Picture a frigid Scottish loch. Now inside this loch picture two gyrating armored prehistoric fish that would later be called M. Dicki. The fish, the most primitive jawed vertebrates, would never win any beauty contests. But in the amorous world of the aptly-but-coincidentally named M. Dicki, love was blind. Which was probably a good thing.

The planet’s first act of sex 385 million years ago, as documented in fresh research published in the journal Nature, wasn’t a gentle affair. It involved what Australian paleontologist John Long described in an interview as “a bone with a strange groove on it,” “plates that helped locked the male organ into place like Velcro,” and a strange jig that was sort of like square dancing. It wasn’t poetic. It wasn’t touching. It was the awkward origins of sex.

“We didn’t expect these little suckers to have reproductive organs,” said Long, the study’s lead author and a professor at Flinders University in Adelaide. “We thought they were like pelvic fins like a shark’s, and we never thought there would be anything like this.”

It’s been a big year for Australian researchers in the field of ancient sex. In May, Australian scientist Michael Archer discovered the world’s oldest sperm, which he told The Washington Post was “staggering,” gigantic, and involved something called a “zenker organ.”


M. Dicki (Courtesy John Long/Flinders University)

Long knew the study well. “Oh, yeah!” he reminisced. “I wrote a column about that one!”

Long, in fact, has done a lot of writing on prehistoric sex and the reproductive practices of placoderms like M. Dicki, penning memorably named books such as “Hung Like an Argentine Duck.” Alternate title: “The Dawn of the Deed.” “We all know about the birds and the bees, but what about the ancient placoderm fishes and the dinosaurs?” the book asked. “The history of sex is as old as life itself — and as complicated and mysterious.”

Few instances of sexual activity are more mysterious than that of M. Dicki. The path to the discovery began in 2008. That was the year Long discovered a fossil of a placoderm that would become known as the “mother fish.” From 380 million years ago, it proved to be the oldest vertebrate embryo and first known instance of internal fertilization. “When I first saw the embryo inside the mother fish, my jaw dropped,” Long told Live Science that year. “It dawned on me after studying the specimen that this was the earliest evidence of vertebrates having sex by copulation — not just spawning in water, but sex that was fun.”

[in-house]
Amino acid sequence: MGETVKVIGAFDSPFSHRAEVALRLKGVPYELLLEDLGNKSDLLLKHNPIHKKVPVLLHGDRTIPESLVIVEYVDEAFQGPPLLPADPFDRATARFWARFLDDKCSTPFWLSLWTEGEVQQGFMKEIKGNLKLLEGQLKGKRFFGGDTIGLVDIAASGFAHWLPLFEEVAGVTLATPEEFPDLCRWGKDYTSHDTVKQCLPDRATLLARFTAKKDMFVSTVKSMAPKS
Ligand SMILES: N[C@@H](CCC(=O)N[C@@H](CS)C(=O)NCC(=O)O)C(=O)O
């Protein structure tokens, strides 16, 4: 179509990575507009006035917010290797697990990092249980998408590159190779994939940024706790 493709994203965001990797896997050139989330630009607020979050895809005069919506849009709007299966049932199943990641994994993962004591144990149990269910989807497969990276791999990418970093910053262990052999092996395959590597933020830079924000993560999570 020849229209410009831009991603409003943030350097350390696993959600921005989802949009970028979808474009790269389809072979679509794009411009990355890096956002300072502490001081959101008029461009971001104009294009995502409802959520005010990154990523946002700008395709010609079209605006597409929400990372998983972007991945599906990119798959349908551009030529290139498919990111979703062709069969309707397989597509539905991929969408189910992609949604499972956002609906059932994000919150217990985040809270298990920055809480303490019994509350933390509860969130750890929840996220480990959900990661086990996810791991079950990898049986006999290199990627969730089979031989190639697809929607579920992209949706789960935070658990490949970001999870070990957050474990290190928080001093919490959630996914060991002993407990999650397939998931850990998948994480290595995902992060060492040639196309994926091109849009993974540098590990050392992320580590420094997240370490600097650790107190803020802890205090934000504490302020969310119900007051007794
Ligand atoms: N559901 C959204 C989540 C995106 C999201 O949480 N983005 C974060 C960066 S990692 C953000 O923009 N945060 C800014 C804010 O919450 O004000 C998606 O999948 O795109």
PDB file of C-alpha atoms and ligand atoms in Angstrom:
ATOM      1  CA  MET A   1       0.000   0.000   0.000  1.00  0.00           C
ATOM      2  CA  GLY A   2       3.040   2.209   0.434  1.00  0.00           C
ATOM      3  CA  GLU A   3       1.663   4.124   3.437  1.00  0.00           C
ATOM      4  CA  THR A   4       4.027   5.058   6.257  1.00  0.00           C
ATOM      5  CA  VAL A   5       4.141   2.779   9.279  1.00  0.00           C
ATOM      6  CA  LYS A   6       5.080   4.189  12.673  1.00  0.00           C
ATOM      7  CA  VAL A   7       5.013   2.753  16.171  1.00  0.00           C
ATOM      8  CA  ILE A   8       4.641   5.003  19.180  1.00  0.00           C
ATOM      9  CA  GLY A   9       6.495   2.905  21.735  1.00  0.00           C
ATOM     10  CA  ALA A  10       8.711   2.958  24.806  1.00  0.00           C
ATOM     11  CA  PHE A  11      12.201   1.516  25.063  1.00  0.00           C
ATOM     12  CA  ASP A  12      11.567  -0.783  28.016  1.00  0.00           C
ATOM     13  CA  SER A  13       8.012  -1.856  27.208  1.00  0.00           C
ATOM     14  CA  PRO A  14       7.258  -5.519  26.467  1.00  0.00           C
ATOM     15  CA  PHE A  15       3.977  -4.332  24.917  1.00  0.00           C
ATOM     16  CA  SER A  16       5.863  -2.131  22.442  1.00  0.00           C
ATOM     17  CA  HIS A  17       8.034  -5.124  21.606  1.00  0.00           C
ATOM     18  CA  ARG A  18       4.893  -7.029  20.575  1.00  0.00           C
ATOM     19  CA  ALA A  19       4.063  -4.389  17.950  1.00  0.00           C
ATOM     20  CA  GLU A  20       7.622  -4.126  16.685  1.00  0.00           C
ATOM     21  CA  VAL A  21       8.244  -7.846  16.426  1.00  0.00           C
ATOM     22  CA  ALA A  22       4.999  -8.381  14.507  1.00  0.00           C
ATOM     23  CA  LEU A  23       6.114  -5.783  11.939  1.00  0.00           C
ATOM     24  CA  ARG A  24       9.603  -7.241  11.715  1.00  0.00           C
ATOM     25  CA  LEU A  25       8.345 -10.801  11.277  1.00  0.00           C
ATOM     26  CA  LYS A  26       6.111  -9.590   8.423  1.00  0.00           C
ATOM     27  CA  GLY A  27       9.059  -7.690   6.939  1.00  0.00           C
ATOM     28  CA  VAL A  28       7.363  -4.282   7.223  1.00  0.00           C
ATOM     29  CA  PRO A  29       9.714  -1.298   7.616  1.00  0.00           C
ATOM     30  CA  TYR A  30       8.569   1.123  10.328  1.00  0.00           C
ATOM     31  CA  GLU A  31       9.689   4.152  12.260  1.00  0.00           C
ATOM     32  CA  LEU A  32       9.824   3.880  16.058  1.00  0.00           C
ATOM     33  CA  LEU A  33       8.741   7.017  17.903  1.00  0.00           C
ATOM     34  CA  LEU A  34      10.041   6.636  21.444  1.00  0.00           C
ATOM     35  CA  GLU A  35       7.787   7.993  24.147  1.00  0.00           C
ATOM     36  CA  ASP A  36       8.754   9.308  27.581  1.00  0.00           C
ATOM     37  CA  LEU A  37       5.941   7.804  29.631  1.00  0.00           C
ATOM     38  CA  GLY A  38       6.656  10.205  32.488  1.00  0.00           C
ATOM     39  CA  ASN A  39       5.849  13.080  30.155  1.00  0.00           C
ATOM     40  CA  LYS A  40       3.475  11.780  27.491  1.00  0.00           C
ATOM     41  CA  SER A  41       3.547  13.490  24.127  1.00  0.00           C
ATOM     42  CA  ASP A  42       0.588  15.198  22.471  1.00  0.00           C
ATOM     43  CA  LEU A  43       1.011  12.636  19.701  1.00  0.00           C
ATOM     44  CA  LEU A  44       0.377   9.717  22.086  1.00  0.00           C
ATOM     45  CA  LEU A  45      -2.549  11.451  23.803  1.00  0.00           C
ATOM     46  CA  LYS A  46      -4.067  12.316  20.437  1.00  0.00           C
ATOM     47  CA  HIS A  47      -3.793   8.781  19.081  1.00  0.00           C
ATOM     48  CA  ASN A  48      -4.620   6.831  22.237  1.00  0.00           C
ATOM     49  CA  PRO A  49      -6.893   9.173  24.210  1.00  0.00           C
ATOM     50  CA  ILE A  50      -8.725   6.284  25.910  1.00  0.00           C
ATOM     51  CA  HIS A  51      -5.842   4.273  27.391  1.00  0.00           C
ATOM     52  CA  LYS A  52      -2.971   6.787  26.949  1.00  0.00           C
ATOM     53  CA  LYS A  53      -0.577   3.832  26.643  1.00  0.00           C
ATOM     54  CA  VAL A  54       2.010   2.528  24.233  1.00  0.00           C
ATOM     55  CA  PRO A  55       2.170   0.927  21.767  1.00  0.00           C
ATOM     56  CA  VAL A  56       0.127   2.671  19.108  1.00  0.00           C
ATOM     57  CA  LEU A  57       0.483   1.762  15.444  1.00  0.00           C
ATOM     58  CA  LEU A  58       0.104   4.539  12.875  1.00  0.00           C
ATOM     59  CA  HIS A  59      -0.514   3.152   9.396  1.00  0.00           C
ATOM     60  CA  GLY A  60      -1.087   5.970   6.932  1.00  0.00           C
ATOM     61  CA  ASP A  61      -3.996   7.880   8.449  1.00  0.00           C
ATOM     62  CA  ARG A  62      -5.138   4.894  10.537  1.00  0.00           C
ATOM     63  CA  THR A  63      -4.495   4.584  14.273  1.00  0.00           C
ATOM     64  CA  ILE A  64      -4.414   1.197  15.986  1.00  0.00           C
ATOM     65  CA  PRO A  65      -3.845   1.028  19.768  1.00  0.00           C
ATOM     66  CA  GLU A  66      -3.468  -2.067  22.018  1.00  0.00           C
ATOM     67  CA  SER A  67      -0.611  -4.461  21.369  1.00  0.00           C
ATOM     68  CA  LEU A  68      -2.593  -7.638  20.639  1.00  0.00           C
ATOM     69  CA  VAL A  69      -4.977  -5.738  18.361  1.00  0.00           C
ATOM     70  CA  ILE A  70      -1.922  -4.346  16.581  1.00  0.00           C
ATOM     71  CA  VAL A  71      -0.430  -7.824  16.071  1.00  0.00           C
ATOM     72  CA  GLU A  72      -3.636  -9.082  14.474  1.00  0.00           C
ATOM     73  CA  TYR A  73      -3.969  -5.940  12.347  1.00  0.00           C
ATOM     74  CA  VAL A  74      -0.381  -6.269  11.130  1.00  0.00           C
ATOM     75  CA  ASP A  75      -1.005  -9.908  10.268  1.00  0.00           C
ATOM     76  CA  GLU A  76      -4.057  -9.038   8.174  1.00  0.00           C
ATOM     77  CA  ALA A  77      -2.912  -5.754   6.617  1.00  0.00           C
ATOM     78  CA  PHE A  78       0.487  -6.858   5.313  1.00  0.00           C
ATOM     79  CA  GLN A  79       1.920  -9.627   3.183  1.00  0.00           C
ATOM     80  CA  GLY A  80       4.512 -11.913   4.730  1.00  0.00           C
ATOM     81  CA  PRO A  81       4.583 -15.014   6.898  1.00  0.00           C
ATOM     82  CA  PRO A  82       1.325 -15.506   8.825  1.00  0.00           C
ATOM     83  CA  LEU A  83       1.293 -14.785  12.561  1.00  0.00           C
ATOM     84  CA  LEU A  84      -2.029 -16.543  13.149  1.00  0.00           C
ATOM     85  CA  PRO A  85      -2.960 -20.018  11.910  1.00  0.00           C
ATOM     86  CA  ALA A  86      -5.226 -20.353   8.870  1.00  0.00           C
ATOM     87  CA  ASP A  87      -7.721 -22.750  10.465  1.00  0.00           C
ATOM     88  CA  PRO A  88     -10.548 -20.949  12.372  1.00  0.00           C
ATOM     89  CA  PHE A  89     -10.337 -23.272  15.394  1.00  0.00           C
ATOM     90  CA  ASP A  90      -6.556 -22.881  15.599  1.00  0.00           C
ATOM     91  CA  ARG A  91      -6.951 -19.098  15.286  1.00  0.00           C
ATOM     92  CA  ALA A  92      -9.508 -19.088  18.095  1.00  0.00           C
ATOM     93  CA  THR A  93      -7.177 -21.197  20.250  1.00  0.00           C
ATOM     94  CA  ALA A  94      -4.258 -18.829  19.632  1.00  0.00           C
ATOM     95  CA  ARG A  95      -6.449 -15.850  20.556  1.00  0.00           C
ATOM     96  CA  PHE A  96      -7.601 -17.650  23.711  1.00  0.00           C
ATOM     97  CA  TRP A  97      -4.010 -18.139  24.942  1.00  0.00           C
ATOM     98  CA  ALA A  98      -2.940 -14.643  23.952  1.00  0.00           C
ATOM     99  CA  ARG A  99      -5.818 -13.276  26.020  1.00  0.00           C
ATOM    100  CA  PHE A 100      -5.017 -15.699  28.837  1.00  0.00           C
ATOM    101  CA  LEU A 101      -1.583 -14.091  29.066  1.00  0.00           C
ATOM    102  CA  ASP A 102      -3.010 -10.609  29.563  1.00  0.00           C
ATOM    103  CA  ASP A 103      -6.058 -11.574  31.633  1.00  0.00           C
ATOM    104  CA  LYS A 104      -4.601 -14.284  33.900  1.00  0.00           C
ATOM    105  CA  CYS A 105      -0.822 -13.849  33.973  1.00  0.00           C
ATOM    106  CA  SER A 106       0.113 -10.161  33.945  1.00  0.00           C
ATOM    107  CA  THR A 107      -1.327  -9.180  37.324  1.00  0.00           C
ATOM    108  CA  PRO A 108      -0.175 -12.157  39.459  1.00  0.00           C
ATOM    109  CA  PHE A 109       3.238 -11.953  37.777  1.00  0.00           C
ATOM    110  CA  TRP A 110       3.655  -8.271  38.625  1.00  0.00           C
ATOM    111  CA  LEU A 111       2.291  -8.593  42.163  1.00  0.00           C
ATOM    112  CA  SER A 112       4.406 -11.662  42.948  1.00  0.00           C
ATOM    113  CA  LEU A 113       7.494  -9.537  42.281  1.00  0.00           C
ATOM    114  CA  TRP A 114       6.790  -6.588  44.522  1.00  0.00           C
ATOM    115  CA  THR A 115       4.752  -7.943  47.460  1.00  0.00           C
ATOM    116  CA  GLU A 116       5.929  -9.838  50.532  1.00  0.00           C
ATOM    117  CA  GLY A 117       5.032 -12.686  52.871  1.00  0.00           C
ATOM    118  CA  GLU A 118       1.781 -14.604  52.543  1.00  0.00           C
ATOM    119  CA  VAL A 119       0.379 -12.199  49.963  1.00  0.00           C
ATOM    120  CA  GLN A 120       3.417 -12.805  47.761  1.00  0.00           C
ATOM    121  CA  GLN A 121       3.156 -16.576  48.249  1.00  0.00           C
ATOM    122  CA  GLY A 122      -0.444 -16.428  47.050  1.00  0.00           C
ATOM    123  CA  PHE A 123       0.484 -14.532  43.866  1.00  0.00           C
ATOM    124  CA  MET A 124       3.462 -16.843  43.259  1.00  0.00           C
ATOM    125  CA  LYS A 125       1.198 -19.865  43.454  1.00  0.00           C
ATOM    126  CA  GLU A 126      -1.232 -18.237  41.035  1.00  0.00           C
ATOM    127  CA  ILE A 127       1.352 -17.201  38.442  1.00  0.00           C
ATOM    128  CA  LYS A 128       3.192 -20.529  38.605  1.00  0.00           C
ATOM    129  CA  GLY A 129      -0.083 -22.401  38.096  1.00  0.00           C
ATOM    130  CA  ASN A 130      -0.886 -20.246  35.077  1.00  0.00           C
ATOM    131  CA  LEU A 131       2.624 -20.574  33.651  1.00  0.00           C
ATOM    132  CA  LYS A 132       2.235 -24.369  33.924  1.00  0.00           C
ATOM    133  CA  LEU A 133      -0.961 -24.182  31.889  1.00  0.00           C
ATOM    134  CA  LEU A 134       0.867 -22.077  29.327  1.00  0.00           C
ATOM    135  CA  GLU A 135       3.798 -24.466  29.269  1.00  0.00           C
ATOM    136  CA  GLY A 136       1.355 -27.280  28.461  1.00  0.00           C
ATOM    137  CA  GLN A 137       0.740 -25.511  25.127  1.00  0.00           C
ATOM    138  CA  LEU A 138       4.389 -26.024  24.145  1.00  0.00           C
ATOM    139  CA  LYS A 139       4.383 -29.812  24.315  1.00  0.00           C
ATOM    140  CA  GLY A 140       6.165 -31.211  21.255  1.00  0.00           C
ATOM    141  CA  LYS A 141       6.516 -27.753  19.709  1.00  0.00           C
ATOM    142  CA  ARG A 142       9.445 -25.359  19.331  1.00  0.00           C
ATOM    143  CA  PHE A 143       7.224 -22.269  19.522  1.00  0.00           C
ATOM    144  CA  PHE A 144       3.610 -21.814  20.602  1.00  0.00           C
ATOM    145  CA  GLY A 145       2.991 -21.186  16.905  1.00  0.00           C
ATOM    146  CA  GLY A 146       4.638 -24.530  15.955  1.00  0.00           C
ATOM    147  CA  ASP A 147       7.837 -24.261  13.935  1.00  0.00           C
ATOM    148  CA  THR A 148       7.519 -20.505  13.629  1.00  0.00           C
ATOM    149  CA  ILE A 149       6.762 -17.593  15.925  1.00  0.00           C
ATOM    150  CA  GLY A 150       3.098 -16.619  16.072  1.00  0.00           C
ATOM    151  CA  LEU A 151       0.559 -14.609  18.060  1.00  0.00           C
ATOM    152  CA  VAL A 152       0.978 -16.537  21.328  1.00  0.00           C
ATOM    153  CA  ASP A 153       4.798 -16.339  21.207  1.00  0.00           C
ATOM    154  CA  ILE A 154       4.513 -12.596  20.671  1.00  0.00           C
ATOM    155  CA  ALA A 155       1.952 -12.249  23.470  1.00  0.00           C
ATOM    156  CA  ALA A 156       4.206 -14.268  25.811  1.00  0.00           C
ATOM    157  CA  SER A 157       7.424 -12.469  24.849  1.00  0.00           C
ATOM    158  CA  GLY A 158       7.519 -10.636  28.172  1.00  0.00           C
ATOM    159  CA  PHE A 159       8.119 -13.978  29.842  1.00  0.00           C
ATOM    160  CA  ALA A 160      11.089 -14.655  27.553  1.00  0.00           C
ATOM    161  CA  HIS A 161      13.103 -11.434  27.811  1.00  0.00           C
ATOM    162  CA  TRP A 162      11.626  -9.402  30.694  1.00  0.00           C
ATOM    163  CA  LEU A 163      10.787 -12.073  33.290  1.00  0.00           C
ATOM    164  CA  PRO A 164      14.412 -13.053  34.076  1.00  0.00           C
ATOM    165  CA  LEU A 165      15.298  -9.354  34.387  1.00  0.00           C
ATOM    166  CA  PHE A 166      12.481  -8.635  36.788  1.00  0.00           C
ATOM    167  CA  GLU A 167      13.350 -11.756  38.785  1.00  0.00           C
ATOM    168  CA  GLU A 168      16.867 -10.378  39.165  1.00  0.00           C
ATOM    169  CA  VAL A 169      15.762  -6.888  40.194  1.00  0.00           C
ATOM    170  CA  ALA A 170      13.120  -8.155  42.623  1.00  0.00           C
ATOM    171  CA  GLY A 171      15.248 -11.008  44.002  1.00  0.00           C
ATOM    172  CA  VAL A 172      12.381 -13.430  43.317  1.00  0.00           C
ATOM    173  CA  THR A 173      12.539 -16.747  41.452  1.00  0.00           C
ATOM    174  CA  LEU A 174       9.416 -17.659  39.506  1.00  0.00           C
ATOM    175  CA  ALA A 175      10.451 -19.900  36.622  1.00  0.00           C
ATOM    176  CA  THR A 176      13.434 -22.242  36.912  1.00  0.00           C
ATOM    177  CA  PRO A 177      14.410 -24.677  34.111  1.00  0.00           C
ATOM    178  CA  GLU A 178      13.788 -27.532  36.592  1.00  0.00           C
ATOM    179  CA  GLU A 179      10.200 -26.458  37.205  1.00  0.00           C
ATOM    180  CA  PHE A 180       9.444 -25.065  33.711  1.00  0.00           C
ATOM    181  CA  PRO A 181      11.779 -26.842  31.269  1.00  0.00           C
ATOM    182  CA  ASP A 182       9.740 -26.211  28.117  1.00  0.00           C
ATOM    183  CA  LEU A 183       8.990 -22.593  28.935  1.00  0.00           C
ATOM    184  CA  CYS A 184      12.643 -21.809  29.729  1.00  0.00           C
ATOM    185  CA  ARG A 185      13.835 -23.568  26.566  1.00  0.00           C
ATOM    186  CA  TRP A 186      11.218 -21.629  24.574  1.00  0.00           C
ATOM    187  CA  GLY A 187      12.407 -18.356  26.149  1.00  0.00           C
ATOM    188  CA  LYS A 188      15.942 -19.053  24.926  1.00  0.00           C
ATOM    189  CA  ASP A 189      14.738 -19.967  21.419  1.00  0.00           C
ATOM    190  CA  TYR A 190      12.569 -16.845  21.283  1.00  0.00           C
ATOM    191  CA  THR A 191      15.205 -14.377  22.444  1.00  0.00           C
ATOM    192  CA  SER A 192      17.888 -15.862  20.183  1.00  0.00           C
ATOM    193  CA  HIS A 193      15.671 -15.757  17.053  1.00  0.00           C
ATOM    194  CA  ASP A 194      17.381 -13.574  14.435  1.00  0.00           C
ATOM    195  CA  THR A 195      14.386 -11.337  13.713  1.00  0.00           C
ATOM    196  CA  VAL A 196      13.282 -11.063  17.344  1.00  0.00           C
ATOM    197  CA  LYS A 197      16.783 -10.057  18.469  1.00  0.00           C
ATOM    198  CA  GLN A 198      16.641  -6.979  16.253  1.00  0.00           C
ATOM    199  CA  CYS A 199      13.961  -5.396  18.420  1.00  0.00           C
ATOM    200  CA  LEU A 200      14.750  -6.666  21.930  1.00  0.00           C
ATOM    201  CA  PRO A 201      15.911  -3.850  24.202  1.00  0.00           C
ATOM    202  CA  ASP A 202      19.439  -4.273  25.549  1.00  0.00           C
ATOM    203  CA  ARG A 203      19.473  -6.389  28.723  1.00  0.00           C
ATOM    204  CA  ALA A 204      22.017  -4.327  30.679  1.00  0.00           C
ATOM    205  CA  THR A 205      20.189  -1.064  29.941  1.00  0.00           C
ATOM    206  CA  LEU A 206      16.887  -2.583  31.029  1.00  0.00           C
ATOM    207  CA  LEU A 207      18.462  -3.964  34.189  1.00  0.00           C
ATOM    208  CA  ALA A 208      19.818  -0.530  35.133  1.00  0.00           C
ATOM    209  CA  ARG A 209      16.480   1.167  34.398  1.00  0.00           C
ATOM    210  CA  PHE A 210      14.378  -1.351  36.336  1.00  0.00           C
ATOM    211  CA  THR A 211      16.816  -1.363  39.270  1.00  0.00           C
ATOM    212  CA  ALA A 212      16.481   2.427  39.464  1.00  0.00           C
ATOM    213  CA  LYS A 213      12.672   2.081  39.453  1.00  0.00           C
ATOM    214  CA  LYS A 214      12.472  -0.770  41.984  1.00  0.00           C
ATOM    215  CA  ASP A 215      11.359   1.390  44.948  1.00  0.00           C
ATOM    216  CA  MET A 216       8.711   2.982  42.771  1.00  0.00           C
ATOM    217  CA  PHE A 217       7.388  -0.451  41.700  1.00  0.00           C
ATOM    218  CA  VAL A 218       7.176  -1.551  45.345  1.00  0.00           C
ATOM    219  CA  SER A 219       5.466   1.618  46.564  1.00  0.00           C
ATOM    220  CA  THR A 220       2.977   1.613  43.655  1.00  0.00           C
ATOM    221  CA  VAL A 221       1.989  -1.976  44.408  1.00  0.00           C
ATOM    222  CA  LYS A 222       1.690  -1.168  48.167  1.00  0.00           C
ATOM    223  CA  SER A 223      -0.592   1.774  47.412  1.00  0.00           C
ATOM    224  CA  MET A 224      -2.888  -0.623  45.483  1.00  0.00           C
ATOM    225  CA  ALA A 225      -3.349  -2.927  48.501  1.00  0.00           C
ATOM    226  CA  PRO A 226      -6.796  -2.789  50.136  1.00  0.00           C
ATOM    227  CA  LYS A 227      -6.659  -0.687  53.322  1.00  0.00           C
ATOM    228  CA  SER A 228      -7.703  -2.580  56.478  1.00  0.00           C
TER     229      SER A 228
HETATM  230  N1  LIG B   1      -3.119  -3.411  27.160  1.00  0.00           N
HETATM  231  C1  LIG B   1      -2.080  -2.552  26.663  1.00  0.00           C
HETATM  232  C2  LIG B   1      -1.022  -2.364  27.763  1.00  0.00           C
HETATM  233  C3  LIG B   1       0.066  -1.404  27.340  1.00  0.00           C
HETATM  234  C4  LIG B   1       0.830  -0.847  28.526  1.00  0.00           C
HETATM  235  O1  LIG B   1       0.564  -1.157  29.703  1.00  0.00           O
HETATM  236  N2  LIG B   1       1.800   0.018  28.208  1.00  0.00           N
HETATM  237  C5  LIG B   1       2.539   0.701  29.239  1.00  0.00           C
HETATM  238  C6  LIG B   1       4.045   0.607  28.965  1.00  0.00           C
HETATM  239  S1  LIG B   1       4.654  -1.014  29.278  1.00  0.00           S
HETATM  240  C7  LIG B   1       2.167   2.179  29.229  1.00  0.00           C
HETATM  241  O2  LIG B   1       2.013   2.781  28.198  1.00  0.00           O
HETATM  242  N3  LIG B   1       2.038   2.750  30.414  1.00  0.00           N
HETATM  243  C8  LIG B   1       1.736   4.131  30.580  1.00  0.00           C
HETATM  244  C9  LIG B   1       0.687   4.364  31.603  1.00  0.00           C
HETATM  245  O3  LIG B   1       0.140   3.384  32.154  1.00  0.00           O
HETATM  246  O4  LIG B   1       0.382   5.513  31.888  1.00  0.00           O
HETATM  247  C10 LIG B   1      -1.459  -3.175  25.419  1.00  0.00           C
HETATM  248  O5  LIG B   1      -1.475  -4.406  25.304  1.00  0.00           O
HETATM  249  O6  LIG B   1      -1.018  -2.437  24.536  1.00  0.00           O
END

But it wouldn’t be the last. “Inspired by this incredible find, Long began a quest to uncover the paleontological and evolutionary history of copulation and insemination,” his book said.

That journey ultimately led Long to Tallinn, Estonia, last year. There, he came into contact with fossils of Microbrachius Dicki, named after Robert Dick, who found the fossils in northern Scotland in the late 19th century. The name “microbrachius” means “little arms,” and the creature, eight centimeters (three inches) long, populated the island’s rivers and lakes, the Conversation, an academic news Web site, reported.

But M. Dicki had one arm Long didn’t understand. “I at first couldn’t figure out that this was a male sexual organ,” Long said. “It was made of bone and not soft tissue, and this was why we thought it would have been strange to mate with it.” But Long said the discovery’s “clincher” arrived several months later when he analyzed a complete female and male. He found that the female had “small paired bones” that could lock the male in.

“Until this point in evolution, the skeletons of jawed vertebrates couldn’t be distinguished because males and females had the same skeletal structures,” fellow author Brian Choo said in a press release from the university. “This is the first time in vertebrate evolution that males and females developed separate reproductive structures, with males developing claspers, and females developing fixed plates to lock the claspers for mating.”

Still, one question remained: How did the “clasping” work? Long said the two fish probably copulated in a sideways position, bony arms locking every which way. “This enabled the males to maneuver their genital organs into the right position,” Long said.

He said it wasn’t dissimilar to square dancing. And this realization was around when the jokes started. “Oh, we made lots of jokes about these fish — especially with a name like ‘Dicki,'” Long said. “We didn’t name it ‘Dicki.’ It was just coincidental that a fish named that happens to reveal the origins of sex.”


History of the male genitalia. (Brian Choo, John Long/Flinders University)